Use of Ogg formats in HTML5

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The HTML5 draft specification adds video and audio elements for embedding video and audio in HTML documents. The specification had formerly recommended support for playback of Theora video and Vorbis audio encapsulated in Ogg containers to provide for easier distribution of audio and video over the internet by using open standards, but the recommendation was soon after dropped.


Because some visitors and publishers choose not to take part in the use of proprietary software, web content has been made available through open standards in order to reach these users. As multimedia is already mainstream on the web through proprietary data formats (such as Windows Media Video and MP4) and browser plugins (such as Adobe Flash Player), developers[who?] had hoped Theora and Vorbis would become part of the HTML5 specification.[1]

Users affiliated with the free software movement claimed the following advantages:

  • The potential for universal adoption of Theora and Vorbis, no matter the computer or the user, would ease "codec hell" by eliminating an unnecessary amount of codecs required to view and publish videos to a select few.[citation needed]
  • Browser plugins needed to accommodate the many different codecs would then become a thing of the past:
    • Browsers could handle the playback of Theora and Vorbis and allow the user to customize the manner in which that was done.
    • Bugs and exploits in obsolete versions of those plugins would affect the user less, as they are phased out; the loss of multiple attack vectors would happen once browser plugins were ultimately removed.[citation needed]
    • The HTML5-conformant player, not having to be coded for compatibility with different browsers, could make bugs and exploits easier to find during browser development, and any exploits found would only be able to target that one browser.[clarification needed]
  • Free software encoders would compete with rival proprietary encoders, increasing encoder quality through competition.[citation needed]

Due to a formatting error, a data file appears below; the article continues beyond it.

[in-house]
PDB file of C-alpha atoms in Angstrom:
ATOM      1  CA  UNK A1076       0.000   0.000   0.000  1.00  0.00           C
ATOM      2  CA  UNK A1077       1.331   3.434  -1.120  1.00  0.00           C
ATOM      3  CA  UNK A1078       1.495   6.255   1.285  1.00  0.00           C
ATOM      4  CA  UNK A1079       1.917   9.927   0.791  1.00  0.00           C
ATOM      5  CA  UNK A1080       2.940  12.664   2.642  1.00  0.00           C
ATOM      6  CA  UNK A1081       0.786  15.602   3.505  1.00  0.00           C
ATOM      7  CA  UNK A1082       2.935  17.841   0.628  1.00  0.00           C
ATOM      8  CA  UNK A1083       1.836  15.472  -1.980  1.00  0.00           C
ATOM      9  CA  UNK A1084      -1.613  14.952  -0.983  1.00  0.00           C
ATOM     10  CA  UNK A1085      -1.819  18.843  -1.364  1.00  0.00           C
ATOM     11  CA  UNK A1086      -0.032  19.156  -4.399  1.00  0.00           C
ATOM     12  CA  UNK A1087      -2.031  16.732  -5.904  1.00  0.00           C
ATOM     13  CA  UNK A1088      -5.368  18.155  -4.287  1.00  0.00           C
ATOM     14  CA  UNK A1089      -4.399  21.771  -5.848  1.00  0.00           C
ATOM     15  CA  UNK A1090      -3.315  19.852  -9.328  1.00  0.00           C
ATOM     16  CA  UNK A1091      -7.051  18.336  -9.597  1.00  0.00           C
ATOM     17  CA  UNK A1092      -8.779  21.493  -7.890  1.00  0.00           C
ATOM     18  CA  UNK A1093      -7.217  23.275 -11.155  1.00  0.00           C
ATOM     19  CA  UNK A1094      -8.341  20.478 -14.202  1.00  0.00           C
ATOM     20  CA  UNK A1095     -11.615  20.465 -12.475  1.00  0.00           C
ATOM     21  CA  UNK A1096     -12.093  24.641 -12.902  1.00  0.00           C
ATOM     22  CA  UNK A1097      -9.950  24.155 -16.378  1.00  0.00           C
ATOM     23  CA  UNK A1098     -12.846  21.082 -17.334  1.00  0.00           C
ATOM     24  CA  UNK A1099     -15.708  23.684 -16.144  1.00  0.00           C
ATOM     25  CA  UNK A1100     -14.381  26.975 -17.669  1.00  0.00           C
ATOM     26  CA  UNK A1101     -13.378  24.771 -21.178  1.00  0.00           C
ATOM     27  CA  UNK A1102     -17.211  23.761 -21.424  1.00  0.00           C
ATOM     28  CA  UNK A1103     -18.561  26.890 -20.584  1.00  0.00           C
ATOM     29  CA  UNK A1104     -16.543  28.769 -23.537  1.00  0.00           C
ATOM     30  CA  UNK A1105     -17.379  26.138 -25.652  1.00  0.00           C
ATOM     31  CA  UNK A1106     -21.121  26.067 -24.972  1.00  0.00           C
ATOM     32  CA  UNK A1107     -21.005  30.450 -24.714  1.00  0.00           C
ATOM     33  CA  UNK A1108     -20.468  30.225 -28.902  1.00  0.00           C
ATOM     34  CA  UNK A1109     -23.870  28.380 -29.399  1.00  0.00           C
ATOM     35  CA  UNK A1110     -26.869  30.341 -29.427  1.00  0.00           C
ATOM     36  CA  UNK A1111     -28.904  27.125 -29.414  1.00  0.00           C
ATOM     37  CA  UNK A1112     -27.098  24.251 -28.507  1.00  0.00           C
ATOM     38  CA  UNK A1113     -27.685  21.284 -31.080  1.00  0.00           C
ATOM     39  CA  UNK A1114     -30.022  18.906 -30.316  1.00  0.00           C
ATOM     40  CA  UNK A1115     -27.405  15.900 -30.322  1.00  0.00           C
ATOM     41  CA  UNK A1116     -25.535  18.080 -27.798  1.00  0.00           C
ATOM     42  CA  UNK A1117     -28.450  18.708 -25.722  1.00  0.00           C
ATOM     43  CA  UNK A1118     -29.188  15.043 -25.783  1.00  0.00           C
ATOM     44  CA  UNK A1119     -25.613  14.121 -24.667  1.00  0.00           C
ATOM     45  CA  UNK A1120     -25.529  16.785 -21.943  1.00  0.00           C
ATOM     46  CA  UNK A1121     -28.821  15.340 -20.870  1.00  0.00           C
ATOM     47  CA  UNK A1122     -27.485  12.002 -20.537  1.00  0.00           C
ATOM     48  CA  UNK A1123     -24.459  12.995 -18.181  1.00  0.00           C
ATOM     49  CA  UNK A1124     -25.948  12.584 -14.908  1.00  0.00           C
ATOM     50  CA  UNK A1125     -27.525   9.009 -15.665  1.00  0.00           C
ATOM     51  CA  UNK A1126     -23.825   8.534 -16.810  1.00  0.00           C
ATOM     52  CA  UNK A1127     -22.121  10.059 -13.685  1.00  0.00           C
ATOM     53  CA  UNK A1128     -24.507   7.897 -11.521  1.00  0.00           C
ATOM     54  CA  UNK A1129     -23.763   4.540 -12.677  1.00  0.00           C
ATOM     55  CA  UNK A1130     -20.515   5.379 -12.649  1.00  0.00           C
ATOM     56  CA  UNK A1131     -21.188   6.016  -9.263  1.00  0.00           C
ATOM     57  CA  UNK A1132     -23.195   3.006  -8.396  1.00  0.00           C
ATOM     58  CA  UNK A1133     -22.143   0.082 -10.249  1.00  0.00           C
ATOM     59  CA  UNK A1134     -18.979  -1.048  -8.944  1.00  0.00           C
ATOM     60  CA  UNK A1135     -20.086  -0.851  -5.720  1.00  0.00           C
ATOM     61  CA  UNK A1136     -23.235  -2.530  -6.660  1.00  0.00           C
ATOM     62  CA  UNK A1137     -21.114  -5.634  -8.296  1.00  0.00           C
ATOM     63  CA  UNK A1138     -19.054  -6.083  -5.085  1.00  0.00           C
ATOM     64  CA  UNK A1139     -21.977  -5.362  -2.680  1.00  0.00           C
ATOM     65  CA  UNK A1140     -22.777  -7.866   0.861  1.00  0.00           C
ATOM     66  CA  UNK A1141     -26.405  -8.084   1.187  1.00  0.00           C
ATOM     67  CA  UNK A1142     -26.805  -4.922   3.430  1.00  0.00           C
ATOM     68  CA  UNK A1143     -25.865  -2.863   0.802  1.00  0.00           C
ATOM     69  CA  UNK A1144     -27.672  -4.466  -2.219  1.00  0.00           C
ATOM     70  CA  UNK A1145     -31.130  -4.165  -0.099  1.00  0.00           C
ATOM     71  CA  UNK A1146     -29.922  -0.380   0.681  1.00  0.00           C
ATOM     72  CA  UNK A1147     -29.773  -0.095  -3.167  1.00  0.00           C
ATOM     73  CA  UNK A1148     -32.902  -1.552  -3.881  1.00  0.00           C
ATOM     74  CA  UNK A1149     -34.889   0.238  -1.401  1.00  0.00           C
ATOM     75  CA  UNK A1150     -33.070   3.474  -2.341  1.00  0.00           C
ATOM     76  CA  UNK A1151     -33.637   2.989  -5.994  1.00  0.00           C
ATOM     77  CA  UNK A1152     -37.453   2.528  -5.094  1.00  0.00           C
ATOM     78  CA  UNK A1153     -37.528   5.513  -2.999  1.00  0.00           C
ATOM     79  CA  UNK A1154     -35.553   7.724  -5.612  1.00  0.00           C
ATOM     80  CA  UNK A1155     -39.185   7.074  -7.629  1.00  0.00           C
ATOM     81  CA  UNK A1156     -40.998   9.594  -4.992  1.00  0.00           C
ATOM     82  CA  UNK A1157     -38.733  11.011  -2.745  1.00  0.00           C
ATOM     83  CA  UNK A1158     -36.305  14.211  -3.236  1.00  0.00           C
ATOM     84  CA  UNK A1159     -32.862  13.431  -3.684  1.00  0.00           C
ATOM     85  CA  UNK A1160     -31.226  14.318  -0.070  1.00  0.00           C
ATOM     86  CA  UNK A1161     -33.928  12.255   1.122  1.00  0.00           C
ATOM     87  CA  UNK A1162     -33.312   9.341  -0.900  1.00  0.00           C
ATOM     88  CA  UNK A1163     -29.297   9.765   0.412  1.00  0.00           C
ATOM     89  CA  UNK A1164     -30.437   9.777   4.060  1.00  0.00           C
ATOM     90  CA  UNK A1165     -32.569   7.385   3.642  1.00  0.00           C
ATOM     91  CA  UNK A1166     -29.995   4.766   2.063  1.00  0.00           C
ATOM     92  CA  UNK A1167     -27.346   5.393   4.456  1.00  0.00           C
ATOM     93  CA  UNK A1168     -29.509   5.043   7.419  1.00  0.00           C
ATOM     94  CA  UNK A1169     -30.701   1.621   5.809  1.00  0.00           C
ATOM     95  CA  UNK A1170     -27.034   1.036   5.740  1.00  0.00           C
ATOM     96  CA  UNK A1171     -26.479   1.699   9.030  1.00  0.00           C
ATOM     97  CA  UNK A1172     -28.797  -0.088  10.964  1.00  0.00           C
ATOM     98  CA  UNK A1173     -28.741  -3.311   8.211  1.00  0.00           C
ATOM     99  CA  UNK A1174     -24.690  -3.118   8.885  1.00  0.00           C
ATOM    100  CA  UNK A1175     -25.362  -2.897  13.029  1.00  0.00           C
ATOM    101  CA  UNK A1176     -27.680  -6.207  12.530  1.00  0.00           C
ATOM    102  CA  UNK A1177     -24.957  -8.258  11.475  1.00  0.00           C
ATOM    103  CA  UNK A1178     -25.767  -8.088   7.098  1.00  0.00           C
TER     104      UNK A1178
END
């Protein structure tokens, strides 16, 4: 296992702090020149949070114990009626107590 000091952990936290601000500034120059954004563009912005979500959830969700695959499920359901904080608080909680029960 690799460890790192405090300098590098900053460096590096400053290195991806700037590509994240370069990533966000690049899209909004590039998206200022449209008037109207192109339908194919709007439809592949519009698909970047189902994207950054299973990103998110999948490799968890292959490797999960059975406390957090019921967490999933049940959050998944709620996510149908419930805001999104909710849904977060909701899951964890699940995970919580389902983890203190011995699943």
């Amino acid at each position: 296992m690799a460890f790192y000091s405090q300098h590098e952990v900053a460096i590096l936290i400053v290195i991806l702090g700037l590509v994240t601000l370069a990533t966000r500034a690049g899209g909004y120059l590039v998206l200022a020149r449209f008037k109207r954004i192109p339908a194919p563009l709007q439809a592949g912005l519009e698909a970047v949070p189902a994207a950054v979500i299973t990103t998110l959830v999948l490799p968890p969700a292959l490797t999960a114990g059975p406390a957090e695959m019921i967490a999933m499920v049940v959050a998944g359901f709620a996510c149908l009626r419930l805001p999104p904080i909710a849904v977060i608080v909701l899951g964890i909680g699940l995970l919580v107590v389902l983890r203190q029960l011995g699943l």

• Embedding of multimedia by the use of clear and straightforward video and audio elements would require less effort than mastering the object element or learning ActionScript as required by Adobe Flash.[citation needed]

CTO at Opera Software, Håkon Wium Lie explained in a Google tech talk entitled "The <video> element" the proposal of Theora as the video format for HTML5:[2]

I believe very strongly, that we need to agree on some kind of baseline video format if [the video element] is going to succeed. [...] We want a freely implementable open standard to hold the content we put out. That's why we developed the PNG image format. [...] PNG [...] came late to the party. Therefore I think it's important that from the beginning we think about this.

After the presentation, Lie was asked whether Opera will support other formats than Ogg:

My opinion is that browsers shouldn't support other codecs, at least not in the beginning, until we have established a baseline format. [...] We don't want to contaminate <video> with other formats.


Opera Software and Mozilla have been advocates for including the Ogg formats into the HTML standard.[3] Support has been available in experimental builds of Opera 9.5 since 2007,[4] and Ogg Theora is fully supported since Opera 10.50.[5] Gecko 1.9.1 (browsers based on this engine include Mozilla Firefox 3.5 and SeaMonkey 2.0[6]), released on June 30, 2009, was the first non-experimental layout engine to support Ogg formats. Google Chrome included support in their 3.0 release (September 2009),[7] along with support for H.264. However, they did not support MPEG-1 (the parts patents on which are thought to have expired), citing concerns over performance.[8]

Microsoft began work in October 2017 on implementing support for Ogg, Vorbis, and Theora in Windows 10 and Microsoft Edge.[9]


On October 17, 2007, the World Wide Web Consortium encouraged interested people to take part in a "Video on the Web Workshop", held on December 12, 2007, for two days.[10] A number of global companies were involved, submitting position papers.[11] Among them, Nokia's paper[12] states that "a W3C-led standardization of a 'free' codec, or the active endorsement of proprietary technology such as Ogg [...] by W3C, is, in our opinion, not helpful".'s codecs, while licensed under a BSD-style permissive free software license, implement a standard controlled by themselves, rather than a multi-vendor community such as MPEG. Apple Inc., a member of the MPEG LA, has also opposed the inclusion of Ogg formats in the HTML standard on the grounds that H.264 performs better and is already more widely supported, citing patents on their codec's efficiency and the lack of precedents of "Placing requirements on format support", even at the "SHOULD" level, in HTML specifications.[13]